Saturday, December 24, 2016

Christmas: A Wondrous Time

What a glorious season! With Wondering Awe, we love to listen to young children–yes, truly Angels We Have Heard on High and sing hymns and carols that shout Joy to the World....” In the precious hymn Oh, Come, All Ye Faithful that we sing at least once or twice at Christmas come three wondrous strains: “Come, all ye faithful,” “Come, and behold Him,” and “Oh, come, let us adore Him.”

 “Come, all ye faithful

During this Christmas season, the faithful followers of Christ congregate to sing joyous hymns to Him. Note that the Lord did not say, “Come, all ye faithful for just this season. Rather, the words merely state “Come, all ye faithful.” The Lord wants us to be faithful every minute of the day, every day of the week, and every week of the year.

Thankfully, at Christmas time, we tend to listen to our hearts more than our heads, the spiritual more than cerebral, and the perennial more than the ephemeral. We seem to want to fix our lives so that they are in accordance with the Lord's. Yes, we tend to “come unto Christ and adore Him.” Wouldn't it be nice if every year, we had twelve Decembers?  Then we wouldn't have to be trying to repent every 12th month. Instead of an annual event of repenting and striving to be like the Father and His Holy Son, it would become a daily activity. Every day would become an act of kindness. We would actually smile because we would have forgotten how to be sad. Every day we would finally reach out to those most in need. Every day we would understand each other’s feelings. Every day would become a glorious one where the sun would shine and brighten lives. Every day would bring us closer to our Savior. Every day we would know whose we really are: For we are the Father’s and He loves us deeply.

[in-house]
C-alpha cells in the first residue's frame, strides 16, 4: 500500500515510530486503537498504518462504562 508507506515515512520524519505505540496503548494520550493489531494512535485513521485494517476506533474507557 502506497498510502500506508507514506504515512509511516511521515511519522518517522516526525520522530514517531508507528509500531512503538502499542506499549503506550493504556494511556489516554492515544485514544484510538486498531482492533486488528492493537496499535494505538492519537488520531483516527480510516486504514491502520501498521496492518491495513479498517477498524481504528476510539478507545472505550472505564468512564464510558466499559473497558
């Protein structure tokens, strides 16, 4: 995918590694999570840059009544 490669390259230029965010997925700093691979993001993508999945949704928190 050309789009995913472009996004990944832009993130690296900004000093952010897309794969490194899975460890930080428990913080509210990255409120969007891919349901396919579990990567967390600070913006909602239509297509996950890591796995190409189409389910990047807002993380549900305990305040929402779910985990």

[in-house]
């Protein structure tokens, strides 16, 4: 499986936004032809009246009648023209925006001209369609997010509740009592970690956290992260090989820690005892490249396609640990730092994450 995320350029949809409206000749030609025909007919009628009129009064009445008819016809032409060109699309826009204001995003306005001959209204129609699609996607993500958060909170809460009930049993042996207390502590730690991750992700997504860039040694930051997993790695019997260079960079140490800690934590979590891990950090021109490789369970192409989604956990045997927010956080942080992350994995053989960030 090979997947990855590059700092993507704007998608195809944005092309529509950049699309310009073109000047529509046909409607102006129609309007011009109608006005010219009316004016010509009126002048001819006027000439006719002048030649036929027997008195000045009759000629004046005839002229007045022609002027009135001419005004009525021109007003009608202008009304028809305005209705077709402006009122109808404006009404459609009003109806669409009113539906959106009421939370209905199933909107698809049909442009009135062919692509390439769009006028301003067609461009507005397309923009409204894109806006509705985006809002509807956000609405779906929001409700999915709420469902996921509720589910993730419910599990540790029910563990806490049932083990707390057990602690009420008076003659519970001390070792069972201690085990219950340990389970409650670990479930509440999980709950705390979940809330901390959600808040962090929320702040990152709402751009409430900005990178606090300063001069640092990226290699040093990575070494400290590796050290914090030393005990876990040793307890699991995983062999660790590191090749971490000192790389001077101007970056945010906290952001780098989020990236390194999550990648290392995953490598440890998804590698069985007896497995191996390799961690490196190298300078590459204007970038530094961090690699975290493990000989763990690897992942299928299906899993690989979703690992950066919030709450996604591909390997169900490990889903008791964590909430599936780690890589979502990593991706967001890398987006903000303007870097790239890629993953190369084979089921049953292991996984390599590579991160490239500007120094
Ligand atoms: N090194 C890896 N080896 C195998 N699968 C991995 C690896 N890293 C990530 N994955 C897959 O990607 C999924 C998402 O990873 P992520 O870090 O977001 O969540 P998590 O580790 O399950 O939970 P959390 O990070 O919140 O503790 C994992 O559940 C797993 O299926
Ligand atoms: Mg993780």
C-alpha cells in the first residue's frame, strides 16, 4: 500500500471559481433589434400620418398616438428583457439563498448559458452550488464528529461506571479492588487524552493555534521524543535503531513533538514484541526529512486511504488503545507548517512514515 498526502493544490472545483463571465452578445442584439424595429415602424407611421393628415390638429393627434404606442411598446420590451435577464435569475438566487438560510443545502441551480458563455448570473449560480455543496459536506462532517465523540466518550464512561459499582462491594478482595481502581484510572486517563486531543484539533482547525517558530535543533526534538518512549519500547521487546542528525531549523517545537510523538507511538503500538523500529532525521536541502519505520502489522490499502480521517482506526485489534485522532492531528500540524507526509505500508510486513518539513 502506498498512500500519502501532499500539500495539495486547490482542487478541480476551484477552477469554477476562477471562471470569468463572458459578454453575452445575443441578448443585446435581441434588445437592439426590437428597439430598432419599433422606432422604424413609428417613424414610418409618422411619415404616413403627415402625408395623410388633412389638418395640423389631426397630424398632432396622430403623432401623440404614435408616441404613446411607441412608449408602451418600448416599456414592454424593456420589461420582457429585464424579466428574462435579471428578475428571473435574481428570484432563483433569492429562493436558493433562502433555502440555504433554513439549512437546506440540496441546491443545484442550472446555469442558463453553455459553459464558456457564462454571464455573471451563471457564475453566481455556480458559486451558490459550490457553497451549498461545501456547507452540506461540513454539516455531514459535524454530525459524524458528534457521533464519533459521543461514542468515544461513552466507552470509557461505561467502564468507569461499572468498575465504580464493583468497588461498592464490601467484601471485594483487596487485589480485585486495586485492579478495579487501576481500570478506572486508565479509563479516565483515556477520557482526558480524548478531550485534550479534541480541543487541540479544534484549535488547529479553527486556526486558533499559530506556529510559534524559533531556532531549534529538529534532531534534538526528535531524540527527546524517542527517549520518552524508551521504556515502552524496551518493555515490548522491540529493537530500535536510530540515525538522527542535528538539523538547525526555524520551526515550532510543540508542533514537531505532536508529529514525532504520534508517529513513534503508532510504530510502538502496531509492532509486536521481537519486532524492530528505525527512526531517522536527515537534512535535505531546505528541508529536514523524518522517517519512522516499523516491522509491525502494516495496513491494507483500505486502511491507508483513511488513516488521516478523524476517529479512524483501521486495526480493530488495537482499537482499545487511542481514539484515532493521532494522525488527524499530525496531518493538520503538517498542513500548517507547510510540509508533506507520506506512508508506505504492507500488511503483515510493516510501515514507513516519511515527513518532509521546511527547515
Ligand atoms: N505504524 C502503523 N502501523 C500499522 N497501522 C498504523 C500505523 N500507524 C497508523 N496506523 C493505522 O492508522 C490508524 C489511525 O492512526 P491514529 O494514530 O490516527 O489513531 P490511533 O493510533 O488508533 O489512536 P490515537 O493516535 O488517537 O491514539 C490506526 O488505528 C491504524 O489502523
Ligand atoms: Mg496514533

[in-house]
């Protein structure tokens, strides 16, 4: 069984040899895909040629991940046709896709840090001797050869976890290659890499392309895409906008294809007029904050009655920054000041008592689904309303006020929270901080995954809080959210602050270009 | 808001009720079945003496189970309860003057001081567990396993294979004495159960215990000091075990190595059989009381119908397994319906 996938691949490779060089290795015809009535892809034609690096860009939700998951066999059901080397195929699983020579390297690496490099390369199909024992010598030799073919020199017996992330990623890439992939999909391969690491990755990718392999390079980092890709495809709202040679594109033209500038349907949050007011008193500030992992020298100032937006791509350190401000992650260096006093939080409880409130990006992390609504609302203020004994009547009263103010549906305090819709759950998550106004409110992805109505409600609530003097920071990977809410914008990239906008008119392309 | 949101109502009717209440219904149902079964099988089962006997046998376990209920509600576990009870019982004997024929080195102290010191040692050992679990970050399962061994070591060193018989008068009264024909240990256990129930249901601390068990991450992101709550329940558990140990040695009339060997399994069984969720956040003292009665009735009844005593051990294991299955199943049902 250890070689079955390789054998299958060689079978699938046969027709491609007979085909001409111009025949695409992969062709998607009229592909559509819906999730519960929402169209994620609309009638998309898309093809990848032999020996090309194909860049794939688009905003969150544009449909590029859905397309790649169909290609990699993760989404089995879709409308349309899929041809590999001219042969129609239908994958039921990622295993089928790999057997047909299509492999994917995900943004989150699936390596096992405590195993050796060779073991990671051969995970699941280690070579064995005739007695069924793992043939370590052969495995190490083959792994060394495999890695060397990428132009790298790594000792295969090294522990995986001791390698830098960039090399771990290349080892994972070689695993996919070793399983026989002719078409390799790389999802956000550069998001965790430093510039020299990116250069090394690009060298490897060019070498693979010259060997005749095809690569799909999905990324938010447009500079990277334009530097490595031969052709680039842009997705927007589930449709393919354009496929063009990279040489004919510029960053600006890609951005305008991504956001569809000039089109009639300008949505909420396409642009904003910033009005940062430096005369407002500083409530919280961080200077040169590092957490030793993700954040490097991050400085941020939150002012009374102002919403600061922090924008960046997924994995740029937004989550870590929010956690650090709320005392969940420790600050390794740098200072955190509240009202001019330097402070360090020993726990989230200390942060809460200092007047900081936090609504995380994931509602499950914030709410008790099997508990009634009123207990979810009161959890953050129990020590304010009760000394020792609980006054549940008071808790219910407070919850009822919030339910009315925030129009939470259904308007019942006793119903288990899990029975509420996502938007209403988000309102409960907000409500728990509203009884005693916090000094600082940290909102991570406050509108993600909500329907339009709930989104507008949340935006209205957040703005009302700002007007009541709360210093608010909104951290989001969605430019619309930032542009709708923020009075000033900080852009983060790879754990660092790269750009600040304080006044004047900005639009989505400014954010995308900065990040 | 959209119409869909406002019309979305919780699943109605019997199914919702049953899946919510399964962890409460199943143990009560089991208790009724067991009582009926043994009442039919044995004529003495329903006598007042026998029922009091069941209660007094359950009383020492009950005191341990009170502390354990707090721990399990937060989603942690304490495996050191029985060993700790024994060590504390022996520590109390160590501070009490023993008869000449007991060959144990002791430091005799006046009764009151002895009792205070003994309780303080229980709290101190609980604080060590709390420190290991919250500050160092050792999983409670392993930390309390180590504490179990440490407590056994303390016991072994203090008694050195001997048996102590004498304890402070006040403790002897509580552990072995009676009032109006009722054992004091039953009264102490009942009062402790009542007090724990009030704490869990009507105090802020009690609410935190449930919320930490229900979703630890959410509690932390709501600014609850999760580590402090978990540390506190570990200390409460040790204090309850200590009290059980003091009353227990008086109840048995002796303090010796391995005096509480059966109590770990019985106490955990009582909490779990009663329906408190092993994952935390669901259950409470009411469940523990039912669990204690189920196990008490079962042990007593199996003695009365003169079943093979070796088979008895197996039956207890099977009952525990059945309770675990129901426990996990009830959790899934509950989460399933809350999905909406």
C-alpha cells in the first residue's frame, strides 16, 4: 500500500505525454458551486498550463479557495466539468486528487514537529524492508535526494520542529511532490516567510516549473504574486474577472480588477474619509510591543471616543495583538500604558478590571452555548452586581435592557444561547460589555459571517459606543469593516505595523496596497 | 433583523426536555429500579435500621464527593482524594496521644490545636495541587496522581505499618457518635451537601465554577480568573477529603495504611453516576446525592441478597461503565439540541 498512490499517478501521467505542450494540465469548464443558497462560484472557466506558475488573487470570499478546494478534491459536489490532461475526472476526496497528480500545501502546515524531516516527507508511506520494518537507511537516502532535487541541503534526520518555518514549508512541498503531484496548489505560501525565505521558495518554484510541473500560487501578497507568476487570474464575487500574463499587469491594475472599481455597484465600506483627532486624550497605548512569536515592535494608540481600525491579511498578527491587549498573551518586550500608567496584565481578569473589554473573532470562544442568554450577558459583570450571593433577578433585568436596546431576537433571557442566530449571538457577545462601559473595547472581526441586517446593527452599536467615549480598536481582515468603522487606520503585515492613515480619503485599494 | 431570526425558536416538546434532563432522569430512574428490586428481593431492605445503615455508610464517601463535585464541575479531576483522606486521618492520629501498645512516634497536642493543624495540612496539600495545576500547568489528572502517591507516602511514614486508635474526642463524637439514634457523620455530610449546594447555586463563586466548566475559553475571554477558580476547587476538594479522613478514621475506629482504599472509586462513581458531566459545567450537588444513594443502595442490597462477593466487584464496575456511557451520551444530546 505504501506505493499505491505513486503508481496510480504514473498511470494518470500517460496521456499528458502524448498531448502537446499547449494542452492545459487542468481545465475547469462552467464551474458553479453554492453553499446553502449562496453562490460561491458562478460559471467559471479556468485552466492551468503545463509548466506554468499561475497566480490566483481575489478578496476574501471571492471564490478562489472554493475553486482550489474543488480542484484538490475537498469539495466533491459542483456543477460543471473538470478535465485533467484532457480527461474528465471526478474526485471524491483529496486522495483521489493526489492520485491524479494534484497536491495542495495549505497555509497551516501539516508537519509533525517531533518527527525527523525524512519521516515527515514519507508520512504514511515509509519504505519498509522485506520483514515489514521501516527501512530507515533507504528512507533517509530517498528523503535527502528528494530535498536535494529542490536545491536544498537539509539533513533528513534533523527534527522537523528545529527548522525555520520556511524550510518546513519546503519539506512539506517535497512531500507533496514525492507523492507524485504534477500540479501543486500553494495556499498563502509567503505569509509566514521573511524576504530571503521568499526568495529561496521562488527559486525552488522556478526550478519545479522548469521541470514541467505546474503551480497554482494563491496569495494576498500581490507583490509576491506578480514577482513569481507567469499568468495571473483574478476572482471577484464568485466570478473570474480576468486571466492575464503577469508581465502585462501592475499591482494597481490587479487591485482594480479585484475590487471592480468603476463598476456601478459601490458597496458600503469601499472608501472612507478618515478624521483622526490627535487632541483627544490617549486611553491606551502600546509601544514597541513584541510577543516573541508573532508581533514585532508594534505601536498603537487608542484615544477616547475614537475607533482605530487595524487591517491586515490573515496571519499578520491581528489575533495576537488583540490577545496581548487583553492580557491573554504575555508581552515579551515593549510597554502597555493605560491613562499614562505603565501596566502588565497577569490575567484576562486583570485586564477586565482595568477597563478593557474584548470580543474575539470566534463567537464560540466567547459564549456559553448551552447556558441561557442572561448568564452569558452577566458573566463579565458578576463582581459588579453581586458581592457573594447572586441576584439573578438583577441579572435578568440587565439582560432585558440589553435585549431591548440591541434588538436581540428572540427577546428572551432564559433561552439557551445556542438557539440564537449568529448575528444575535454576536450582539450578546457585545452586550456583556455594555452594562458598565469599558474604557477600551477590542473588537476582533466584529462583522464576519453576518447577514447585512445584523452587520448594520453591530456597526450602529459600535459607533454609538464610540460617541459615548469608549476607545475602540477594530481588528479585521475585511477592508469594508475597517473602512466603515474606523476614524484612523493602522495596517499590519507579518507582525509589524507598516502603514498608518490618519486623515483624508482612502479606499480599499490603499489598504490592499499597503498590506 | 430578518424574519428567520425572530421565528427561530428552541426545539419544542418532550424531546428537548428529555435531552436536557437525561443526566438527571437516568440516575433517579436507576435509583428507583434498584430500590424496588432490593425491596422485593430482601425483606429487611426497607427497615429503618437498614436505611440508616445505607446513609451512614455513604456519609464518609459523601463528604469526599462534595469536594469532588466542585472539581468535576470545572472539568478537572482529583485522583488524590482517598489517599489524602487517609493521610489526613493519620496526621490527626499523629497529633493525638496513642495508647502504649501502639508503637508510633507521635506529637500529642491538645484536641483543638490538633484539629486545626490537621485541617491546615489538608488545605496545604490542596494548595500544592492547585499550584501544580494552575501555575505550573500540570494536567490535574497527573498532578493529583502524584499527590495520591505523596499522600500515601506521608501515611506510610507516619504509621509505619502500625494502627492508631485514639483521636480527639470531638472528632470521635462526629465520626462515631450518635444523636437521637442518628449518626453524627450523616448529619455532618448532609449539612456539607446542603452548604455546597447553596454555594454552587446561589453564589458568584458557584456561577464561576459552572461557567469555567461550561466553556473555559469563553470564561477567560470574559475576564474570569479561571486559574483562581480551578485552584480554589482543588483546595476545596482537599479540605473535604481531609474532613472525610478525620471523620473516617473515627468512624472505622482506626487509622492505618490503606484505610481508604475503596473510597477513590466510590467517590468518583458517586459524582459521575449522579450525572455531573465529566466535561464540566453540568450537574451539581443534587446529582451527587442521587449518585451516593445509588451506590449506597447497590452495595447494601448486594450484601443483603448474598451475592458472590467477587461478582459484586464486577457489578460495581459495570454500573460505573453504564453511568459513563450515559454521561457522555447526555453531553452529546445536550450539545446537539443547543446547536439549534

As one poet penned in an “Ode to Christmas”:

An Ode to Christmas
Decembers come and go, like winds from the west...
But for those brief 31 days, our hearts stretch just a bit.
We sometimes sense in ourselves a gratification
that cannot be quenched without our first giving
of ourselves to others most in need.
It is at that moment, this sense of oneness with our hearts,
when we finally understand our true place in the universe.
We come to know that we, indeed, have hearts to give
and feelings of love to share with others.
This feeling, if carried for more than thirty-one days,
would endow us with the true gifts from our Father.
Surely, then, we would reach out more than before.
Alas, the essence of the trueness of Christ’s message
would fold our worrisome cares into large gray bundles,
drop them humbly in the swiftest part of the stream,
and watch them thankfully bob in the current
until they disappear around the bend downstream,
away from us at last and, perhaps, forever.
Then for 365 days, we would come and be His again.

“Come, and behold Him”

The shepherds “came with haste, and found Mary, and Joseph, and the babe lying in the manger” (Luke 2:16). After the shepherds had seen the Christ child, they returned to their flocks and herds, “glorifying and praising God for all the things that they had heard and seen....” (Luke 2:20). There also came “wise men from the east to Jerusalem” (Matthew 2:1) and began asking about: “Where is he that is born King of the Jews? For we have seen his star in the east, and are come to worship him” (Matthew 2:2). And we know not how many others came to “behold him.”

We do know that Lamoni’s father, the great king over all of the Lamanites, after he had heard the preachings of Aaron, said, “O, god, Aaron hath told me there is a God; and if there is a God, and if thou art God, wilt thou make thyself known unto me, and I will give all my sins to know thee, and that I may be raised from the dead, and be saved at the last day” (Alma 22:18). Thus, we see that the King also desired to “Come, and Behold Him.” And he did. When he rose from his spiritual trance, he stood forth “and did minister unto them, insomuch that his whole household were converted unto the Lord” (Alma 22:23).